A video that surfaced on social networking site Facebook featured Saudi Grand Mufti Abdel Aziz Al-Sheikh on a television program expressing his support for a concert set to be held by Egyptian singer Tamer Hosni in Saudi Arabia in March, stressing that it is Islamically permissible for anyone to attend it.
“The Kingdom is safe and stable and has a good government that is close to God. These decisions are taken through careful consideration and I wish them luck in organizing the concert and lead the nation to what is best.”
A caller to the television program asked the Sheikh about whether it is was permissible to pray the nightly prayer (‘ishaa) after the concert, to which he replied that it was possible as long as it was still prayed in group prayer (gamaa) by the attendees of the concert.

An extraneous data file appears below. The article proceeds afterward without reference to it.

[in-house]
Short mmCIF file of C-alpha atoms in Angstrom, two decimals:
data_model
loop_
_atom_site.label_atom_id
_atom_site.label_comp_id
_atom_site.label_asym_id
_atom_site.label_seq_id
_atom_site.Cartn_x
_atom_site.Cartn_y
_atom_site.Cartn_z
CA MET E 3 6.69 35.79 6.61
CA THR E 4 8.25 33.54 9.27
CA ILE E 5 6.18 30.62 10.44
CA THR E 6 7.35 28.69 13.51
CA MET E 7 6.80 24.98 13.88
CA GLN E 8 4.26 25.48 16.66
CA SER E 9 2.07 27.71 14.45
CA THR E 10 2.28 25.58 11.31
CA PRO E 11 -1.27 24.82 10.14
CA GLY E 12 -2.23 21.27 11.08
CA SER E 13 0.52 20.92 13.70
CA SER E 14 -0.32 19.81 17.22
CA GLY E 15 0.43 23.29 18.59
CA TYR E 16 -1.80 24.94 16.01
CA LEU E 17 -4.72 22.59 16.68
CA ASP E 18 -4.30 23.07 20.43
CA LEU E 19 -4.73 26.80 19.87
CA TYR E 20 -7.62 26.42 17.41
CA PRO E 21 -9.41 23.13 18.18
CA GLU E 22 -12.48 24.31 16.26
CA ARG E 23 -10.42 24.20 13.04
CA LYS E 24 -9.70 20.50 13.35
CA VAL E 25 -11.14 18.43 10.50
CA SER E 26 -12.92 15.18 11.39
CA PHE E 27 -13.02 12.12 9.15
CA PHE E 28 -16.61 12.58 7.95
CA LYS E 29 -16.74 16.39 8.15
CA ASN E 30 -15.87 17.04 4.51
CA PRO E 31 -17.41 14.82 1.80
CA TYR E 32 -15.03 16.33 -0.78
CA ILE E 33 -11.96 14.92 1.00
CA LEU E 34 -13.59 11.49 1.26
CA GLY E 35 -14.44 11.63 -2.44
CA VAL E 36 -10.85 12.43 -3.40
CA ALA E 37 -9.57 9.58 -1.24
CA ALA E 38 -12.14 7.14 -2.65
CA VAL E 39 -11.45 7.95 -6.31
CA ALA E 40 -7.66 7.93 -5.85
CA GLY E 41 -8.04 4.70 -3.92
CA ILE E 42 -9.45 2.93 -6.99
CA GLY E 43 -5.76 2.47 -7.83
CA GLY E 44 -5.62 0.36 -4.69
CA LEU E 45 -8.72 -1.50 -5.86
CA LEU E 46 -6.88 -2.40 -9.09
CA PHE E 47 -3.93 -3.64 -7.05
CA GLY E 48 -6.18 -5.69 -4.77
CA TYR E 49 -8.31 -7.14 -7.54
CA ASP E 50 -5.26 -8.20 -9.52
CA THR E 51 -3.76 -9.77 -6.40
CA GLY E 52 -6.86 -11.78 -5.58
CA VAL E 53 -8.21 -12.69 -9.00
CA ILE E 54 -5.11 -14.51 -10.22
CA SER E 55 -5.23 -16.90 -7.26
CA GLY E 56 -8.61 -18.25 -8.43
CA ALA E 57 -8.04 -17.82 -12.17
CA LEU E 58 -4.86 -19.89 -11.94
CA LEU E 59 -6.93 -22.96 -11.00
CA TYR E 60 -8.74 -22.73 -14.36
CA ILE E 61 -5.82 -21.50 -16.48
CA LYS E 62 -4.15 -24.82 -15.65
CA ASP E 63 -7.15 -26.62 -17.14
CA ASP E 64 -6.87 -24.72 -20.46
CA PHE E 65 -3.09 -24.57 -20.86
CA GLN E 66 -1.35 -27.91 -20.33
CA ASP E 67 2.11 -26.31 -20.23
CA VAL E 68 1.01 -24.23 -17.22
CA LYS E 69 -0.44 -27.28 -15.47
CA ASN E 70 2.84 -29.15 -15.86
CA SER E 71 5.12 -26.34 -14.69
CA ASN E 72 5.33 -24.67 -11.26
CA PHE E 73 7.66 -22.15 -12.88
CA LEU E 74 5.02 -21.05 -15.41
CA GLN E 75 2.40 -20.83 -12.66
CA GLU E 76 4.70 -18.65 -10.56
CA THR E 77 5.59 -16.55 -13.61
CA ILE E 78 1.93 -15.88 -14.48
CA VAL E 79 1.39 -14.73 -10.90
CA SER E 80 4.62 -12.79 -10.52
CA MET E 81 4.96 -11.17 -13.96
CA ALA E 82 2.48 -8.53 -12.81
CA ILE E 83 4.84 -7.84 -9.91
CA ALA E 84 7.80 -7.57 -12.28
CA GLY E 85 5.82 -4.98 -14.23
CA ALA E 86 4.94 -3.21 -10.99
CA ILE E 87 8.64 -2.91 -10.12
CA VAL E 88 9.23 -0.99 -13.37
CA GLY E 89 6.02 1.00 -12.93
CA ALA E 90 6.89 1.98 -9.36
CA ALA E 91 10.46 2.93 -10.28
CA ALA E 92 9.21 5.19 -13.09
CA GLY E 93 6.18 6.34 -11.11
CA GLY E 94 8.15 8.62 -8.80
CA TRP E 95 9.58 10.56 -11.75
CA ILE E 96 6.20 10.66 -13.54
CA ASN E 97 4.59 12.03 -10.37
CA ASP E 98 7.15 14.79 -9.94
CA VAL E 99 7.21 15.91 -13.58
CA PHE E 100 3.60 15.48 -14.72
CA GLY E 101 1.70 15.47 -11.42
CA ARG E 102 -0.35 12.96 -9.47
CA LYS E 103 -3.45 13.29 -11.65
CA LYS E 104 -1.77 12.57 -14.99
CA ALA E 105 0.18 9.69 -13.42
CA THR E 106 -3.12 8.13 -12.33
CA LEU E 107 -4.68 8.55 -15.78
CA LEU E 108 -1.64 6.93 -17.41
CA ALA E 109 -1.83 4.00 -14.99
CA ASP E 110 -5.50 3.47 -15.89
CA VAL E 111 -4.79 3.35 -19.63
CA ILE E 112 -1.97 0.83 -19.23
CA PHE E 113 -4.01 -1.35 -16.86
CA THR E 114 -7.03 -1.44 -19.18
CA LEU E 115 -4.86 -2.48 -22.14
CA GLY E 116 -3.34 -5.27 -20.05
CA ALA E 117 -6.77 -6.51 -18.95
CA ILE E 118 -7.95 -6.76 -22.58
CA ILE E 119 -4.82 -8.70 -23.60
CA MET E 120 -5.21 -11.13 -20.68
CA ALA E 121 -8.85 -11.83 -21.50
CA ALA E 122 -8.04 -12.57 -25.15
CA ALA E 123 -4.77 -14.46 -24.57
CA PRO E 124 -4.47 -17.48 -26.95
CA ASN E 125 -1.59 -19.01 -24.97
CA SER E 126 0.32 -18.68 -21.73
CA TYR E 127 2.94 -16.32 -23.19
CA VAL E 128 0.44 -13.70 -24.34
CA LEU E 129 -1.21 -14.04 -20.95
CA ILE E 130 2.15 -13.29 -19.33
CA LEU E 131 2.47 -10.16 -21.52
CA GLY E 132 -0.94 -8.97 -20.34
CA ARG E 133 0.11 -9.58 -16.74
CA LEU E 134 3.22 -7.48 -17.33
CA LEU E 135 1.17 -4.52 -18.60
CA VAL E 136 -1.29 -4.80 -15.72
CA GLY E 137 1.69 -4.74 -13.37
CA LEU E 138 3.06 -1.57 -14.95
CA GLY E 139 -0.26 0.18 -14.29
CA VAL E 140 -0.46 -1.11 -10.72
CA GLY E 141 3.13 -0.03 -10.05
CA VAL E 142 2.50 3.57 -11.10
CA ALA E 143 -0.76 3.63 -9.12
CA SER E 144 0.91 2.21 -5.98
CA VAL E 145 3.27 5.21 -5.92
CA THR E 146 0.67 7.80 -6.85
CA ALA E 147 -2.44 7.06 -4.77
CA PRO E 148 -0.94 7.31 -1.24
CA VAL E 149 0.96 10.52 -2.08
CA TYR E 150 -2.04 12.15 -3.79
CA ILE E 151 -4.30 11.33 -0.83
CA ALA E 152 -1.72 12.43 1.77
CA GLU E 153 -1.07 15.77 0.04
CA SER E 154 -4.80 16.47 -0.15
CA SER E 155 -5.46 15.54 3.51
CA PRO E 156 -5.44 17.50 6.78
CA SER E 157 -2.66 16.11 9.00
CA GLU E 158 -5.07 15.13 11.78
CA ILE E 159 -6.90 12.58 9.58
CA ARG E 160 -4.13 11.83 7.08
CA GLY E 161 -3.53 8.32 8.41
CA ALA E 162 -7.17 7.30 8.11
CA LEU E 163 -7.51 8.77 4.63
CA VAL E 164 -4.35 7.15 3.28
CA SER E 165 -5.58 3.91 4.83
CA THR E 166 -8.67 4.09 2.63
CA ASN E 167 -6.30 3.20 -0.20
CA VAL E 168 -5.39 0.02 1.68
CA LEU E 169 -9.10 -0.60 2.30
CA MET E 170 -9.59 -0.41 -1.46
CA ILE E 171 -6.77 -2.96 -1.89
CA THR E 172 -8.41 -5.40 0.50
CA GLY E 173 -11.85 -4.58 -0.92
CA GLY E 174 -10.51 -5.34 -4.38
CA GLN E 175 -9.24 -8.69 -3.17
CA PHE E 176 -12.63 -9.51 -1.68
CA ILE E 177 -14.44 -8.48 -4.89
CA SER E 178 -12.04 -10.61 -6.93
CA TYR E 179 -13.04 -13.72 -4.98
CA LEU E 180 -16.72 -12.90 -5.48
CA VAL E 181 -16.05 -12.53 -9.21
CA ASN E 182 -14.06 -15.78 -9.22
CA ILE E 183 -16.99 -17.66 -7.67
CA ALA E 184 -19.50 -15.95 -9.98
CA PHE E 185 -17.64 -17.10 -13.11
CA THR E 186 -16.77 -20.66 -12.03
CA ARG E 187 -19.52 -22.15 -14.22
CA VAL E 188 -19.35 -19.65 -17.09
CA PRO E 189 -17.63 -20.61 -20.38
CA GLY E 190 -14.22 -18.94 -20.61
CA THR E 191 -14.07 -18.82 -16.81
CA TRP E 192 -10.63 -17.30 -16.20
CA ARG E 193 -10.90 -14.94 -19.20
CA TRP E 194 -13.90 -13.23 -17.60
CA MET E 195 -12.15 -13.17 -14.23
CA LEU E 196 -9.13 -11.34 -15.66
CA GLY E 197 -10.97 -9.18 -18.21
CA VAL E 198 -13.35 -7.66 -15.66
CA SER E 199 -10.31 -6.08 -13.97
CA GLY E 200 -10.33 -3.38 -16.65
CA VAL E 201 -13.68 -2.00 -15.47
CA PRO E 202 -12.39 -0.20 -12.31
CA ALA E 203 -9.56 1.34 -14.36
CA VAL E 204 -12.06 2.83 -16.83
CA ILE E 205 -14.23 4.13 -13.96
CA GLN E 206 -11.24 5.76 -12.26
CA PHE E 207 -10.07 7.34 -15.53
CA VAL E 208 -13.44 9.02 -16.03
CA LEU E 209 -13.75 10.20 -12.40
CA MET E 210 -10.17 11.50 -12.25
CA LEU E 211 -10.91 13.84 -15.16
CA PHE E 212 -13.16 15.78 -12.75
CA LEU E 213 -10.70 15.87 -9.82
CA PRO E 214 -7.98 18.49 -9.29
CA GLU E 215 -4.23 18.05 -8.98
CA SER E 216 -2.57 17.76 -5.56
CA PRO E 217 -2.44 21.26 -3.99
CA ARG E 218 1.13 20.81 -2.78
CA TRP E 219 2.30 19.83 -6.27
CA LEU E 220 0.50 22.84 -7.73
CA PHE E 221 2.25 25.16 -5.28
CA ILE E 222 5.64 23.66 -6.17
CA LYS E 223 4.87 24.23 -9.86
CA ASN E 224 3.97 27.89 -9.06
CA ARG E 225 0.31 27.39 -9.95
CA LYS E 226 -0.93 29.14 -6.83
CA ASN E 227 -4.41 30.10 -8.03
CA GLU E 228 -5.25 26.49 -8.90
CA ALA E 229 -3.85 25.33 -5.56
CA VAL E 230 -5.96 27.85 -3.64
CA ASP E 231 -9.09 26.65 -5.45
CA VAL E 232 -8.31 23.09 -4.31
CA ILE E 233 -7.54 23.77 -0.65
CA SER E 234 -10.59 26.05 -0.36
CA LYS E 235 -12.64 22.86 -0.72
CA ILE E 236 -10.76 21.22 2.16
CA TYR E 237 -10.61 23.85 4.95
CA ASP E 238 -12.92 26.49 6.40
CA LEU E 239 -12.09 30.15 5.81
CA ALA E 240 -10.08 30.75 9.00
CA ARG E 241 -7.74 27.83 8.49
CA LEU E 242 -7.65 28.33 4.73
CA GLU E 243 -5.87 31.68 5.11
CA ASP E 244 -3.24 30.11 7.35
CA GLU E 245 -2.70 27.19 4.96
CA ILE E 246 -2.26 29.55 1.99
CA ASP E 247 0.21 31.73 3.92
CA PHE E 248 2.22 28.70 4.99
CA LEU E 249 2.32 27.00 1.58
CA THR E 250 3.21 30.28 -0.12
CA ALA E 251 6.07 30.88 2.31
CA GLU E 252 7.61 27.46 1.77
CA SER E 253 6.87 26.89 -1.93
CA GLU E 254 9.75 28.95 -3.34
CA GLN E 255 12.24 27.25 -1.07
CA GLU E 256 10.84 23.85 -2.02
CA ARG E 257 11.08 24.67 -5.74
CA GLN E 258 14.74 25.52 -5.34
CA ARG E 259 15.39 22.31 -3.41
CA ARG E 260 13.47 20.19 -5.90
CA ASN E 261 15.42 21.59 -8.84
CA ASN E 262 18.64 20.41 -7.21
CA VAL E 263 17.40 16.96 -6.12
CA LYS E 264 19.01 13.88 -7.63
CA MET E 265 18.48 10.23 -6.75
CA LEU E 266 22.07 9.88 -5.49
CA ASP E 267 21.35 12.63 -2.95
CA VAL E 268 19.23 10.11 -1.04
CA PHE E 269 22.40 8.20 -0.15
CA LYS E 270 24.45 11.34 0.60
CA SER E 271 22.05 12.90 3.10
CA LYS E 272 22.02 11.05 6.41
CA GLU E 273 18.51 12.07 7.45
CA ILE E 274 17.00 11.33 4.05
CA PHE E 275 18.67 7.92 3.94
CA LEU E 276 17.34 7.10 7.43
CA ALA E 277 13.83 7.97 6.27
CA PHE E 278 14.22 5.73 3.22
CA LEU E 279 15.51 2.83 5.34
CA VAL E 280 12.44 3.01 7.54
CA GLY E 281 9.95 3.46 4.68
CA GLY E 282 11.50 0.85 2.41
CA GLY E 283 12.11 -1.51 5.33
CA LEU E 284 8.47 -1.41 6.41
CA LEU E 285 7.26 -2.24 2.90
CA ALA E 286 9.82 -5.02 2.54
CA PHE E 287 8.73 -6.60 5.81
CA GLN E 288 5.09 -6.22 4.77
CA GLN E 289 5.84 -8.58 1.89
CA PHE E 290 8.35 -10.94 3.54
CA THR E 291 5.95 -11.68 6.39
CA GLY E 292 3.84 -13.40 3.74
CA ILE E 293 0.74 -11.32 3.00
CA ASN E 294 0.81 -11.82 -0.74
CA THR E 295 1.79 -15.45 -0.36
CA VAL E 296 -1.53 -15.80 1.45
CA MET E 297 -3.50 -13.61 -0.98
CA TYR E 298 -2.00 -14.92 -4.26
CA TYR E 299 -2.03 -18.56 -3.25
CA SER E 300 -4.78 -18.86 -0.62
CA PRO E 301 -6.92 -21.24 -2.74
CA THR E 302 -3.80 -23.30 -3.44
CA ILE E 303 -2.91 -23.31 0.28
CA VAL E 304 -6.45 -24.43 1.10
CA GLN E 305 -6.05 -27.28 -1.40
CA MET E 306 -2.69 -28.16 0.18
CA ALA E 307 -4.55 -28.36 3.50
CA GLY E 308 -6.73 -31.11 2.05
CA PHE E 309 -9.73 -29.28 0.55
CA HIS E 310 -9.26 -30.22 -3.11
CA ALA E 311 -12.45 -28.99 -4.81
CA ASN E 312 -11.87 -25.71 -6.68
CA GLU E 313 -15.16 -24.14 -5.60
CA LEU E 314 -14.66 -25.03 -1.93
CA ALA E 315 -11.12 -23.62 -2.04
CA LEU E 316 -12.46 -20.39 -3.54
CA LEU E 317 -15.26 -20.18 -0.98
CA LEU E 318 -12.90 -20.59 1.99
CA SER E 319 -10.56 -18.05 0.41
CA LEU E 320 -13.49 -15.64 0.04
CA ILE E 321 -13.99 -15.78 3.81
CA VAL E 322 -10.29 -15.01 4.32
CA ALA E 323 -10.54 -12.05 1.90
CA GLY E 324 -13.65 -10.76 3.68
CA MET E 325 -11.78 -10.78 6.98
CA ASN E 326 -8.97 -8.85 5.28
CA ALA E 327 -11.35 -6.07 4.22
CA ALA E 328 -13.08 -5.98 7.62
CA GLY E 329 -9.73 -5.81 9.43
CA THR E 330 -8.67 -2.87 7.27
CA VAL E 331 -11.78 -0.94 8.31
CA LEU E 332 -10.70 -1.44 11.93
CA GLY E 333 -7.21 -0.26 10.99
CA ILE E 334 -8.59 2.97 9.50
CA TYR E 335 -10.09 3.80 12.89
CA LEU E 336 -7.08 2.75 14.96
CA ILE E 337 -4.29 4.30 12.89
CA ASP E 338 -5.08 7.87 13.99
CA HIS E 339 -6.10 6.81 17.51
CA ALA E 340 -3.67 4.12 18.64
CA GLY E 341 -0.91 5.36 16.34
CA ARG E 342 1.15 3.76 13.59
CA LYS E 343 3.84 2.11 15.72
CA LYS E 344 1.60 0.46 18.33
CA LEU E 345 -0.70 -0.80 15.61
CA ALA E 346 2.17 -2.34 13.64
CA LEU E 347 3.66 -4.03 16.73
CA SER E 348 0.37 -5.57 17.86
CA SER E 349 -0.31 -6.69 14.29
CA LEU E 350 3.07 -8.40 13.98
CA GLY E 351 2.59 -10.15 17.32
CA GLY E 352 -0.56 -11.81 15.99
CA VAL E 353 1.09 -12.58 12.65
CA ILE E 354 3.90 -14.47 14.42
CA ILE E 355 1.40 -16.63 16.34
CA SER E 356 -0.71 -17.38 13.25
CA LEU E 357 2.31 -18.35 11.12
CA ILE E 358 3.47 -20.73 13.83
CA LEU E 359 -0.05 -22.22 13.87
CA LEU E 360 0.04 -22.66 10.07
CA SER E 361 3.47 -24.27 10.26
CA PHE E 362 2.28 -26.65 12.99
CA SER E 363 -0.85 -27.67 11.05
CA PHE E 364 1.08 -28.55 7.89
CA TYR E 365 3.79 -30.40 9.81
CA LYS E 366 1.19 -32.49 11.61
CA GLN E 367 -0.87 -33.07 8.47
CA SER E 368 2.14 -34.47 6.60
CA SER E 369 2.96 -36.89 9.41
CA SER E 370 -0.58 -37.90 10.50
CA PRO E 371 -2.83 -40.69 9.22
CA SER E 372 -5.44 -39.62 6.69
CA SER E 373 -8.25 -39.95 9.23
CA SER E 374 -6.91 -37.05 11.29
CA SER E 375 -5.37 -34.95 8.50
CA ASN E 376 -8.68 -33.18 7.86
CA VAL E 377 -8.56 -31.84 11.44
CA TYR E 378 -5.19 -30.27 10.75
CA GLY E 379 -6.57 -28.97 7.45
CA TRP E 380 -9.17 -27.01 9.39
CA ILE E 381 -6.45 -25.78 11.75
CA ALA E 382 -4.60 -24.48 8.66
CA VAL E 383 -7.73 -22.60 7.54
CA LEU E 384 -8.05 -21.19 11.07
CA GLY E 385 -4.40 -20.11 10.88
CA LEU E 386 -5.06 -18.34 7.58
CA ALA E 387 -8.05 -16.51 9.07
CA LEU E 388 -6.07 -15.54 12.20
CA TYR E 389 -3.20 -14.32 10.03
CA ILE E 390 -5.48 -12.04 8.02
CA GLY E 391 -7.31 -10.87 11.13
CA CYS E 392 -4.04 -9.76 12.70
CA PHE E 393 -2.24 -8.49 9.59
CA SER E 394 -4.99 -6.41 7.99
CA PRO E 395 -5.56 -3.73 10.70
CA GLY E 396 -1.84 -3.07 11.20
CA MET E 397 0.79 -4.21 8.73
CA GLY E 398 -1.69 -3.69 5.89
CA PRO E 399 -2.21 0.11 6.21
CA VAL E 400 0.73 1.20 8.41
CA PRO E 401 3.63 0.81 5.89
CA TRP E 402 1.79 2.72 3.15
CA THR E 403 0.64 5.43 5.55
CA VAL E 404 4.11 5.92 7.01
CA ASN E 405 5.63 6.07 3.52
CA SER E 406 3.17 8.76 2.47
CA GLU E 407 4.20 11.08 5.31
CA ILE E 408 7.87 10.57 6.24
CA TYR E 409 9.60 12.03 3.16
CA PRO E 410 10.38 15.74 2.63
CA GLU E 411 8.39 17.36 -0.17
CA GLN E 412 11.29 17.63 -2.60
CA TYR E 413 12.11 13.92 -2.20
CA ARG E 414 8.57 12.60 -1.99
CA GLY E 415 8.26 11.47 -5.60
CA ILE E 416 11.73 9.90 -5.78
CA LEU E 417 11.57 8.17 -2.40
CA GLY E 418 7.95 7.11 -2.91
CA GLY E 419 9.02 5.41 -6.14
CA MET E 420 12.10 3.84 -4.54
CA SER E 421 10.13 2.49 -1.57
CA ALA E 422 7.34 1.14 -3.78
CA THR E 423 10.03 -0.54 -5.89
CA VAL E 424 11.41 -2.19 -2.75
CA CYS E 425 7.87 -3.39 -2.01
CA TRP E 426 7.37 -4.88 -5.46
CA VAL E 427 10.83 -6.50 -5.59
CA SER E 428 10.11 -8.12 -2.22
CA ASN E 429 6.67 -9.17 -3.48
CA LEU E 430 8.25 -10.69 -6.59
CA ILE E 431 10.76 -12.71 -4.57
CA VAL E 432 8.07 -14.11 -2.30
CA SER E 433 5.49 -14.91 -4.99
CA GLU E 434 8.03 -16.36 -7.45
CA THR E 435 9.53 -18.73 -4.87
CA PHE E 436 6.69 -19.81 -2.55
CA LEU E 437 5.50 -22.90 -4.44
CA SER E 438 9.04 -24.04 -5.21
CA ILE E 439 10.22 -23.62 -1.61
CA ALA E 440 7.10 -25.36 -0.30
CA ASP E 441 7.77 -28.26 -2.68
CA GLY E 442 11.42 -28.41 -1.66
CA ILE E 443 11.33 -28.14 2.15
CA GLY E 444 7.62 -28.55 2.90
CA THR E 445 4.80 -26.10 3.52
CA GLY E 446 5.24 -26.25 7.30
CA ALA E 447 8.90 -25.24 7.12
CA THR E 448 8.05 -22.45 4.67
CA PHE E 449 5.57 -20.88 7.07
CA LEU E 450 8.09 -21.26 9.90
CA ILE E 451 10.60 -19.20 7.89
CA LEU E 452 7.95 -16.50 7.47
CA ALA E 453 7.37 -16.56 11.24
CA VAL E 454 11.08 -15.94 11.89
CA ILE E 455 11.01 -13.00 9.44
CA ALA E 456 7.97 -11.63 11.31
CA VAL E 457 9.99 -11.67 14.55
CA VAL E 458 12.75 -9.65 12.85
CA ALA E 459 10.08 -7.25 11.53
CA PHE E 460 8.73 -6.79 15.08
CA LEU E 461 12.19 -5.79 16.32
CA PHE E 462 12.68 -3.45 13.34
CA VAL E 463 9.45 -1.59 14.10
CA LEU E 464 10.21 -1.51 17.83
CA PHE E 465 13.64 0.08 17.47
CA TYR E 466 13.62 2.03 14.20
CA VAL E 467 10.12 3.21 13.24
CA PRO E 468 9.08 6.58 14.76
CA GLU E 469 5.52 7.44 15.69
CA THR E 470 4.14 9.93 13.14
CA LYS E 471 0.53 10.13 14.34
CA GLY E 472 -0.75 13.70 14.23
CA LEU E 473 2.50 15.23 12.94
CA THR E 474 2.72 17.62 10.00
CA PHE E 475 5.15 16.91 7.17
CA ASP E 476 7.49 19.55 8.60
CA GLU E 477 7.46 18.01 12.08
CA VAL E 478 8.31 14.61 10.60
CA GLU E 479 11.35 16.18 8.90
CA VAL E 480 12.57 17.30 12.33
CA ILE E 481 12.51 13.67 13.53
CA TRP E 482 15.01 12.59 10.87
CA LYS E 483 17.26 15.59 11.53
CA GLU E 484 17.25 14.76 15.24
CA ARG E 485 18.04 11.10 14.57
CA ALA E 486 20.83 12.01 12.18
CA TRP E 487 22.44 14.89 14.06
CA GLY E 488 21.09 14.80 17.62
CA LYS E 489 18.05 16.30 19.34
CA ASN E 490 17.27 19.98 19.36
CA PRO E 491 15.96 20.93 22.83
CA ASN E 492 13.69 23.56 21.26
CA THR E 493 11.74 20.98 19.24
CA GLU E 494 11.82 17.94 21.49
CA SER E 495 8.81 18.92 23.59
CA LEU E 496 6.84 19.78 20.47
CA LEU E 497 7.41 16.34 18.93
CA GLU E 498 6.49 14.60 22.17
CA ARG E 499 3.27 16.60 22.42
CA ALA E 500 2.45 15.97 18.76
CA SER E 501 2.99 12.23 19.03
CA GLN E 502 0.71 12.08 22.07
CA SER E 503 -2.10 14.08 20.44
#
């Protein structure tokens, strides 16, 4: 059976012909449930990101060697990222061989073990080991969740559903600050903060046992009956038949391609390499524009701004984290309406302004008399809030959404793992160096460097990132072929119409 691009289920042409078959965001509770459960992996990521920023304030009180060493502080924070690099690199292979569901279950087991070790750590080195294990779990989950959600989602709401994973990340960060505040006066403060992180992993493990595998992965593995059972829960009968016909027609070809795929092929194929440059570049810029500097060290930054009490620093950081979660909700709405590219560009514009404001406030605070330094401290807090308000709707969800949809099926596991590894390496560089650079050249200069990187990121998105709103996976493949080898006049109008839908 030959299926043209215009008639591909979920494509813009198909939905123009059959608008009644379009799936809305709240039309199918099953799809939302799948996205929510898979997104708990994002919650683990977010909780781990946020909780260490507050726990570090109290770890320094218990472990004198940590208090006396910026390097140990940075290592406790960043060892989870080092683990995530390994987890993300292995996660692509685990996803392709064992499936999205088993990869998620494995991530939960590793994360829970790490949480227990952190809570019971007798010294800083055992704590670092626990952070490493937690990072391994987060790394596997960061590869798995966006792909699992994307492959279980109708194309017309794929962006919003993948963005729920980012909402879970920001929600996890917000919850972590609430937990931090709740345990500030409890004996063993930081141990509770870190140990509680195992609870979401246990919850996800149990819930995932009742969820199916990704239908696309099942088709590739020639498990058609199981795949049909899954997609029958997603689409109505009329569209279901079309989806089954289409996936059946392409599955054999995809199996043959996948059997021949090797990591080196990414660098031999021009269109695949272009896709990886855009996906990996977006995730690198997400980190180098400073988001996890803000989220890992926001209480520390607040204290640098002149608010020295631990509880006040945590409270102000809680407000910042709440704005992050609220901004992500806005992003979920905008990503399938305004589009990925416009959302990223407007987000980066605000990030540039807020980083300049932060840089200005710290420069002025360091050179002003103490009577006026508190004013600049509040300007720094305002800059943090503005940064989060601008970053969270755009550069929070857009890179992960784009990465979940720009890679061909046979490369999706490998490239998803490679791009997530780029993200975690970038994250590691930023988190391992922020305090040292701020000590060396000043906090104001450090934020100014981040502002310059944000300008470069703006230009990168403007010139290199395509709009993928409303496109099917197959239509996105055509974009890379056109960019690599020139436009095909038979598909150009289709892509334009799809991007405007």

The Sheikh further said that the evidence that music would be unpermissible Islamically (haram) is weak and that all religious edicts (fatwa) stipulating that music is haram is based on unsubstantiated sayings from the prophet.
Saudi Arabia’s General Authority for Entertainment (GAE) announced In February that Tamer Hosni would be giving a concert for the first time in the country in the King Abdullah Economic City on March 30.
Saudi Arabia, often seen as the most conservative Sunni Muslim country in the world, has been witnessing progressive changes under Crown Prince Mohammed Bin Salman, suggesting a liberalization of the hardline traditionalist policies of the Saudi ruling elite.
It organized its first ever jazz festival in late February, lifted a 30-year-old ban on cinemas and has also announced plans to establish the country’s first-ever Opera House.
The reforms in the country’s cultural sector come as part of the Kingdom’s “Vision 2030,” whose aim is to double the contribution of the entertainment sector to the GDP from three to six percent. Salman has previously said that his country aims to localize 50 percent of the leisure sector after Saudi citizens spent US$22 billion on entertainment activities abroad each year.